Subscribe to receive our monthly newsletter including information on our latest releases, upcoming projects, artist news and tour dates, as well as special offers and competitions.
WORLD AND FOLK MUSIC NEWS
New Album from Srdjan Beronja: Sounds Of The East: Master Musicians, Hissing Cobras and a Dawn Chorus
From Uttar Pradesh to Buckingham Palace, Baluji Shrivastav’s Road to Musical Success
New Scorsese Movie ‘Silence’ features music by master Japanese drummer, Joji Hirota
Hanitra’s inspiring new album ‘Lasa’ – from the heart of Madagascar
Songs from the traditional treasure chest of Serbia and The Balkans
Focus on: the Maqam
In Arabic music, a Maqam ([ma’kaam], plural Maqamat) could be likened to a mode (major, minor, etc.) in western classical music. It is a sequence of notes (usually one octave) whose interrelations are defined by traditions, habitual patterns, and their melodic development. These rules describe which notes should be emphasized, how often, and in what order.
The Arabic scales which maqamat are built from are not even-tempered, as the chromatic scales in Western classical music are. A side effect of this is that the same note (by name) may have a slightly different pitch depending on which maqam it is played in. Many maqamat include notes that can be approximated with quarter tones (written by using the half-flat or half-sharp signs), although they rarely are precise quarters exactly halfway between two semitones. Therefore, when studying Arabic music using Western notation, there has to be an understanding that the term ‘quarter tone’ is approximate and that the exact tuning of each note might vary with each maqam, and these variations must be learned by ear.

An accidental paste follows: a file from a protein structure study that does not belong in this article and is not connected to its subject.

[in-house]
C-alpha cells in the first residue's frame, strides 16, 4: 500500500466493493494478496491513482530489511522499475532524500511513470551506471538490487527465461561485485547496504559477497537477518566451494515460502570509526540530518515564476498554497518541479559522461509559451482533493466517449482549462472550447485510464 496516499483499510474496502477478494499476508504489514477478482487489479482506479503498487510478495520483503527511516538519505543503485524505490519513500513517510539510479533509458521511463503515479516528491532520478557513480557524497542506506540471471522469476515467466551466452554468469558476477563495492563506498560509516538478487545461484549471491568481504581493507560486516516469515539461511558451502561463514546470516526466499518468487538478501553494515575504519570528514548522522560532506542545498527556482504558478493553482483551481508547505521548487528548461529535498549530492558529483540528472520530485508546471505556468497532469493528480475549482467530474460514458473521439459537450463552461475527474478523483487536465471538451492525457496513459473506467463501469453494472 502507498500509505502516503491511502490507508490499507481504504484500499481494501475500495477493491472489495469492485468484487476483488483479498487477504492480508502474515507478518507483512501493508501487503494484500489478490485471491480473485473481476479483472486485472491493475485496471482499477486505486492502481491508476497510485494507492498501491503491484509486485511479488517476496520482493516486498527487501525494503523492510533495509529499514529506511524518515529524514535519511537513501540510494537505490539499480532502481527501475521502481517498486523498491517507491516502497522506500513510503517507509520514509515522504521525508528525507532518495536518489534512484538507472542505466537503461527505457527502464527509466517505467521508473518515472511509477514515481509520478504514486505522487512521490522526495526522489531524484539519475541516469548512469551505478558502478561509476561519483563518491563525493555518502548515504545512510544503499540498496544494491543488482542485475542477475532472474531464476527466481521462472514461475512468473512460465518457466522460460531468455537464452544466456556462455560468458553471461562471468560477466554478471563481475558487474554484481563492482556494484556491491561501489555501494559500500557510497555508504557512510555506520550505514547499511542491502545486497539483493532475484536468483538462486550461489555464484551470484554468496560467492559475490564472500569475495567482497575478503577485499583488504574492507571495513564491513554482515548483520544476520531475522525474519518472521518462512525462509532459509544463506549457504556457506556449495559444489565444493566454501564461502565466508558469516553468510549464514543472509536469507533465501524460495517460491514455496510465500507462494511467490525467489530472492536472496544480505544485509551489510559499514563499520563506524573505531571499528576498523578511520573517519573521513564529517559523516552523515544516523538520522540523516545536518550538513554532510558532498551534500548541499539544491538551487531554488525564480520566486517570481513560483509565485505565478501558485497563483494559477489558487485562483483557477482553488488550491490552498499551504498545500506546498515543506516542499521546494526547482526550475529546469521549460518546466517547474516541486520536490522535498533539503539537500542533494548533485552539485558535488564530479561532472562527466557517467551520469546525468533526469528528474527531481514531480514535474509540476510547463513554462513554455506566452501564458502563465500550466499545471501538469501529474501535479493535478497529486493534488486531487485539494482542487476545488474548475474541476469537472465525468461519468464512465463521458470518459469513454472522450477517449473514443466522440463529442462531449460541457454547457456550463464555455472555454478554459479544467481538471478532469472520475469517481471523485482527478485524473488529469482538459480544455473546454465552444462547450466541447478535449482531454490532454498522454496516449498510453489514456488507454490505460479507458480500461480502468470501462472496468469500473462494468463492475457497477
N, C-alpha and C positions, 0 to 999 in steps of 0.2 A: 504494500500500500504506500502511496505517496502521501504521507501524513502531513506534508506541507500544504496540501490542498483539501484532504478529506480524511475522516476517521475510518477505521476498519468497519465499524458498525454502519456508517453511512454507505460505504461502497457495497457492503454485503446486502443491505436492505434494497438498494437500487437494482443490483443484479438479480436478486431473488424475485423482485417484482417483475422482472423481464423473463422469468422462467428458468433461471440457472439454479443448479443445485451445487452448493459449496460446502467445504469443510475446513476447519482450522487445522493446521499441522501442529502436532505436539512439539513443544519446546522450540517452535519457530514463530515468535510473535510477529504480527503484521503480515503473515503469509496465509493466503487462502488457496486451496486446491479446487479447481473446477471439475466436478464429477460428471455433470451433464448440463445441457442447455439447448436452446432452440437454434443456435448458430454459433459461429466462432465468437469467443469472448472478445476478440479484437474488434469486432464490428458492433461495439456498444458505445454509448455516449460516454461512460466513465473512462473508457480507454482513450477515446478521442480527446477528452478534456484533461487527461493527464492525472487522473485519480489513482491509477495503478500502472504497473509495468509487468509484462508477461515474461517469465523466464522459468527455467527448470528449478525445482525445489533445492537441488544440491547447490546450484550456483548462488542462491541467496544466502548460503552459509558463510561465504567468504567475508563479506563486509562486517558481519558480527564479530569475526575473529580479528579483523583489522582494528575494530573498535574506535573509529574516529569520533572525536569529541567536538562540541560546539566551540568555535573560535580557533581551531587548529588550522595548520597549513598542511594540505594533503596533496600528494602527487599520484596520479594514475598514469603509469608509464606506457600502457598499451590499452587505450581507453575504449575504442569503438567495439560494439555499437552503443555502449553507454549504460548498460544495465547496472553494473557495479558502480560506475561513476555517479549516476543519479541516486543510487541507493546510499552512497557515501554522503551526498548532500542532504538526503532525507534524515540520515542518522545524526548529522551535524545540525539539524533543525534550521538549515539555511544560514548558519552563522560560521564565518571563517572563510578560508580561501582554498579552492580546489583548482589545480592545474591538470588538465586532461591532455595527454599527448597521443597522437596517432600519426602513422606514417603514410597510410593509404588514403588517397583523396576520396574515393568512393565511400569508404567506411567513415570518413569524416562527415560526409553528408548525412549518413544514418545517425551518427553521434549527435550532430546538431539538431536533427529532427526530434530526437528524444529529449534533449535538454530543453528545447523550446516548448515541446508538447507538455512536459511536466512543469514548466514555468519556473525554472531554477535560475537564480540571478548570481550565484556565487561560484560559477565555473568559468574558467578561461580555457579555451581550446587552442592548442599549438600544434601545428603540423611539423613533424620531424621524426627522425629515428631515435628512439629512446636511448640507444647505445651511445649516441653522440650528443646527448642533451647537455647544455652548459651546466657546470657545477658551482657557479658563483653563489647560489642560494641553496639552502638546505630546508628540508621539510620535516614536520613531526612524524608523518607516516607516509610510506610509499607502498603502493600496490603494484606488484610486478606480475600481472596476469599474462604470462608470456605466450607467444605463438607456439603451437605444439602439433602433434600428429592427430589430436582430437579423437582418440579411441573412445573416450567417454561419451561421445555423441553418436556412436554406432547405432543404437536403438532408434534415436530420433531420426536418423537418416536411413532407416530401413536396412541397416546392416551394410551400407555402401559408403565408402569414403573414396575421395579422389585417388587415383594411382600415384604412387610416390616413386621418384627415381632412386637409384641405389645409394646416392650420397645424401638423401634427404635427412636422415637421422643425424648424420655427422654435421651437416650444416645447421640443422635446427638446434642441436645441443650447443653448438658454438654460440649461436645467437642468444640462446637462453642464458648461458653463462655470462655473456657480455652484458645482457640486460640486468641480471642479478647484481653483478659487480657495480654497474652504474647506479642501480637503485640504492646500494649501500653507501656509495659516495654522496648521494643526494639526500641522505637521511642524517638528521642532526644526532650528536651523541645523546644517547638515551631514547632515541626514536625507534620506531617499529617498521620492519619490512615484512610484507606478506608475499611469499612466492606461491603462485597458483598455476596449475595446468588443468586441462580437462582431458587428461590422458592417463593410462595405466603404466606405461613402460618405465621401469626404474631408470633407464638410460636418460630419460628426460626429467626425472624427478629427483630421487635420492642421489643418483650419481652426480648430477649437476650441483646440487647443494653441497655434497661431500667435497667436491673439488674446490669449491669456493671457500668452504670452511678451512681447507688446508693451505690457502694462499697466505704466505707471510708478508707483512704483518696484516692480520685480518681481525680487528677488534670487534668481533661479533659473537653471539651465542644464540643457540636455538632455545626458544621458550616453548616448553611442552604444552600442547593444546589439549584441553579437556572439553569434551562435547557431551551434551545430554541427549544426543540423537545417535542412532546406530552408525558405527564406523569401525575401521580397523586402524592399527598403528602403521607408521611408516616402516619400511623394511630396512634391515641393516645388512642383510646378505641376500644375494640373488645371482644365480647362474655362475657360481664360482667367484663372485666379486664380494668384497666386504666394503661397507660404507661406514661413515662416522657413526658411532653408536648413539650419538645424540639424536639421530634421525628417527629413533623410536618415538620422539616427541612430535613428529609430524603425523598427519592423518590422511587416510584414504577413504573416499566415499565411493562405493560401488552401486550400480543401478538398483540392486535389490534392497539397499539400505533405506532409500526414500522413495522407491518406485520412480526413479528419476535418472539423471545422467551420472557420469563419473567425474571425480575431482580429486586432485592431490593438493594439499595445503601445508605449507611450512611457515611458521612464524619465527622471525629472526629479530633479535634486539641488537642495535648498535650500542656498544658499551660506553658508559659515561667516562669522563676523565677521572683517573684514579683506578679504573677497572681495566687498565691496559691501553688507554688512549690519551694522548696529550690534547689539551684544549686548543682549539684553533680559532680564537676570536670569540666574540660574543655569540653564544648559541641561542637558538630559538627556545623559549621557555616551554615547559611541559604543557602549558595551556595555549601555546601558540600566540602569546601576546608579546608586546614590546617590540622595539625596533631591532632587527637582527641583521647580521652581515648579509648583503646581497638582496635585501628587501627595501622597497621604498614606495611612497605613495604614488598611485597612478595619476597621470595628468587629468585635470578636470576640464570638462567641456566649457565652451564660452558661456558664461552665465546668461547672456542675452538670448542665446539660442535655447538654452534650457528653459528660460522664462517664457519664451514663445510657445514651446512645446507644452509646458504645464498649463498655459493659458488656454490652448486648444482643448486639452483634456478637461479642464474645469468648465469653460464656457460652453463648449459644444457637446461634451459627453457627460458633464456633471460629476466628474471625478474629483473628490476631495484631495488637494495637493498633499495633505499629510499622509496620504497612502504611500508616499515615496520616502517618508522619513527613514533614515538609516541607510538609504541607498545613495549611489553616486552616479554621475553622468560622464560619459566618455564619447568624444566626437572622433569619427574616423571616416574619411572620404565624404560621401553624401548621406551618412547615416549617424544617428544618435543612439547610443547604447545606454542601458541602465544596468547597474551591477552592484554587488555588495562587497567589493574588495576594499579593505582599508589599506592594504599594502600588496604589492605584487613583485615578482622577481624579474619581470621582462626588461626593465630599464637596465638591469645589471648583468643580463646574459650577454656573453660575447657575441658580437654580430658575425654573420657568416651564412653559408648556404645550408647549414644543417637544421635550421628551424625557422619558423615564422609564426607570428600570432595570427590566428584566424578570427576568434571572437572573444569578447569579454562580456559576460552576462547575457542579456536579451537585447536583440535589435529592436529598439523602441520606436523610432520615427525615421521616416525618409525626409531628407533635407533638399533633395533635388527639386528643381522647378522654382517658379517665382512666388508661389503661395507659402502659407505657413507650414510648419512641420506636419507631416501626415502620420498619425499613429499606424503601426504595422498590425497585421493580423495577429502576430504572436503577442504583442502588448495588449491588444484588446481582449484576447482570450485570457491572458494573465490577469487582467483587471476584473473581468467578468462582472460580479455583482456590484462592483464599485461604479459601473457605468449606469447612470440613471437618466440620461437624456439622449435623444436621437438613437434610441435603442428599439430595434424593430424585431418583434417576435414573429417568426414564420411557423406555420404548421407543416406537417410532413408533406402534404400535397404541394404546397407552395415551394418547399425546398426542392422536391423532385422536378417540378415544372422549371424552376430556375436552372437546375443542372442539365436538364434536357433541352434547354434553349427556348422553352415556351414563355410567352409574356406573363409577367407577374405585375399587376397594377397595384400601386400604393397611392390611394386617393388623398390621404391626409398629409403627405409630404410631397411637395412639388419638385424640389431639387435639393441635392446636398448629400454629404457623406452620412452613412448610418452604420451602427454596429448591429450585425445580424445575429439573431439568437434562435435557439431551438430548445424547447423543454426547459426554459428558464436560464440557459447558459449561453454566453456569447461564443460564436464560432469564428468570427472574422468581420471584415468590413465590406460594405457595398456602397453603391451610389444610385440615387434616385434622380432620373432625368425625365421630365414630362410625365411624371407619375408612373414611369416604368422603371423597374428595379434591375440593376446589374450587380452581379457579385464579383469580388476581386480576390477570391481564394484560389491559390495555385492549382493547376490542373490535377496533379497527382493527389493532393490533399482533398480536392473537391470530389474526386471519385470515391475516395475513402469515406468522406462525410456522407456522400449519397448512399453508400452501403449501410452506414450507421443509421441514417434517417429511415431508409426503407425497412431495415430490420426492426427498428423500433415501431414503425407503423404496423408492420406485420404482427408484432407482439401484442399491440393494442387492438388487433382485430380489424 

The pitch of the same note in different maqamat may vary slightly depending on the flow of the melody and the notes played before and after that note. This is to “round sharp corners” in the melody by drawing the furthest notes nearer.
Each maqam is usually associated with its particular starting note (tonic), e.g. “Maqam Bayati on D”. Maqamat are transposable, but only to certain other tonics. Maqam Bayati, for instance, can also start on G or A, and for clarity the starting note is always mentioned. Some maqamat change name when they are transposed because they now have a different feel or mood.
There are many Arabic maqamat, including numerous Persian and Turkish and even Central Asian variations. It is difficult to distinguish which ones are strictly Arabic and which are Turkish or Persian. There are also many local maqamat used only in a particular region (e.g. Iraq) which are unknown in others.
The Taqsim ([tak’seem], plural Taqasim) is an instrumental improvisation, which could be played in a certain rhythm or freely, without rhythm. It is usually performed solo but can also be accompanied by a drone. In a taqsim the soloist extemporises a piece abiding by the rules of a maqam, but he can include excursions into other related maqamat.